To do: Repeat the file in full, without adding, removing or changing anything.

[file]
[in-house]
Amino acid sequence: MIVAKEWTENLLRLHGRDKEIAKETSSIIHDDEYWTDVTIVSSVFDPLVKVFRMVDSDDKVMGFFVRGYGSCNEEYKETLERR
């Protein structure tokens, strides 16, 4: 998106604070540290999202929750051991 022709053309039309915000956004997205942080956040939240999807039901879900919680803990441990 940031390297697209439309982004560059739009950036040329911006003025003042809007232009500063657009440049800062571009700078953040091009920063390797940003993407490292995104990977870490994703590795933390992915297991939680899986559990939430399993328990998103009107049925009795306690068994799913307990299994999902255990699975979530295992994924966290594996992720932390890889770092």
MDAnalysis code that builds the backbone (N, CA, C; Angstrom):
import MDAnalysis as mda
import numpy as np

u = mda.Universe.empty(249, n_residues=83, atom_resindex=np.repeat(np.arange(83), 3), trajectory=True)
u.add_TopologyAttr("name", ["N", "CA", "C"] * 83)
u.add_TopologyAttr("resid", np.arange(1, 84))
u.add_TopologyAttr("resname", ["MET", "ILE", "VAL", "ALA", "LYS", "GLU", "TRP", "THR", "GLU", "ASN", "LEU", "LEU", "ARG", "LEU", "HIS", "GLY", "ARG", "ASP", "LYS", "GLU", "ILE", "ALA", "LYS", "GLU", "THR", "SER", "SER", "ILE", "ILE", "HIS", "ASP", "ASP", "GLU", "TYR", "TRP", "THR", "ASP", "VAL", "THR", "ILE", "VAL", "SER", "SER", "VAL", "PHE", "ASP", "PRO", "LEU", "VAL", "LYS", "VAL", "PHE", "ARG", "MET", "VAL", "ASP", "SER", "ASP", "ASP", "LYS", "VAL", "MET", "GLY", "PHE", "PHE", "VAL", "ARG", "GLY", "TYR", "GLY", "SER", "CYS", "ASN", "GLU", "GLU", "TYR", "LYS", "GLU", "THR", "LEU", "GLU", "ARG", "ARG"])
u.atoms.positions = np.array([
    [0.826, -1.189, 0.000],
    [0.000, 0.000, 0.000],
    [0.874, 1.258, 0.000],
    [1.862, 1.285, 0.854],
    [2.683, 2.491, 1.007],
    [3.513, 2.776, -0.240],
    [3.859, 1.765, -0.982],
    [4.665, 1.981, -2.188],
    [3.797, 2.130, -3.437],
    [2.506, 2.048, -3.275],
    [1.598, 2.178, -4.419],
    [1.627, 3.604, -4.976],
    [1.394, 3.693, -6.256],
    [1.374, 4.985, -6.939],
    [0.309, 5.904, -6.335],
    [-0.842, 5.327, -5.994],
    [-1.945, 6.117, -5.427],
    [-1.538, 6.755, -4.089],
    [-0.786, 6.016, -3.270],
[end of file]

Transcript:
[in-house]
Amino acid sequence: MIVAKEWTENLLRLHGRDKEIAKETSSIIHDDEYWTDVTIVSSVFDPLVKVFRMVDSDDKVMGFFVRGYGSCNEEYKETLERR
């Protein structure tokens, strides 16, 4: 998106604070540290999202929750051991 022709053309039309915000956004997205942080956040939240999807039901879900919680803990441990 940031390297697209439309982004560059739009950036040329911006003025003042809007232009500063657009440049800062571009700078953040091009920063390797940003993407490292995104990977870490994703590795933390992915297991939680899986559990939430399993328990998103009107049925009795306690068994799913307990299994999902255990699975979530295992994924966290594996992720932390890889770092």
MDAnalysis code that builds the backbone (N, CA, C; Angstrom):
import MDAnalysis as mda
import numpy as np

u = mda.Universe.empty(249, n_residues=83, atom_resindex=np.repeat(np.arange(83), 3), trajectory=True)
u.add_TopologyAttr("name", ["N", "CA", "C"] * 83)
u.add_TopologyAttr("resid", np.arange(1, 84))
u.add_TopologyAttr("resname", ["MET", "ILE", "VAL", "ALA", "LYS", "GLU", "TRP", "THR", "GLU", "ASN", "LEU", "LEU", "ARG", "LEU", "HIS", "GLY", "ARG", "ASP", "LYS", "GLU", "ILE", "ALA", "LYS", "GLU", "THR", "SER", "SER", "ILE", "ILE", "HIS", "ASP", "ASP", "GLU", "TYR", "TRP", "THR", "ASP", "VAL", "THR", "ILE", "VAL", "SER", "SER", "VAL", "PHE", "ASP", "PRO", "LEU", "VAL", "LYS", "VAL", "PHE", "ARG", "MET", "VAL", "ASP", "SER", "ASP", "ASP", "LYS", "VAL", "MET", "GLY", "PHE", "PHE", "VAL", "ARG", "GLY", "TYR", "GLY", "SER", "CYS", "ASN", "GLU", "GLU", "TYR", "LYS", "GLU", "THR", "LEU", "GLU", "ARG", "ARG"])
u.atoms.positions = np.array([
    [0.826, -1.189, 0.000],
    [0.000, 0.000, 0.000],
    [0.874, 1.258, 0.000],
    [1.862, 1.285, 0.854],
    [2.683, 2.491, 1.007],
    [3.513, 2.776, -0.240],
    [3.859, 1.765, -0.982],
    [4.665, 1.981, -2.188],
    [3.797, 2.130, -3.437],
    [2.506, 2.048, -3.275],
    [1.598, 2.178, -4.419],
    [1.627, 3.604, -4.976],
    [1.394, 3.693, -6.256],
    [1.374, 4.985, -6.939],
    [0.309, 5.904, -6.335],
    [-0.842, 5.327, -5.994],
    [-1.945, 6.117, -5.427],
    [-1.538, 6.755, -4.089],
    [-0.786, 6.016, -3.270],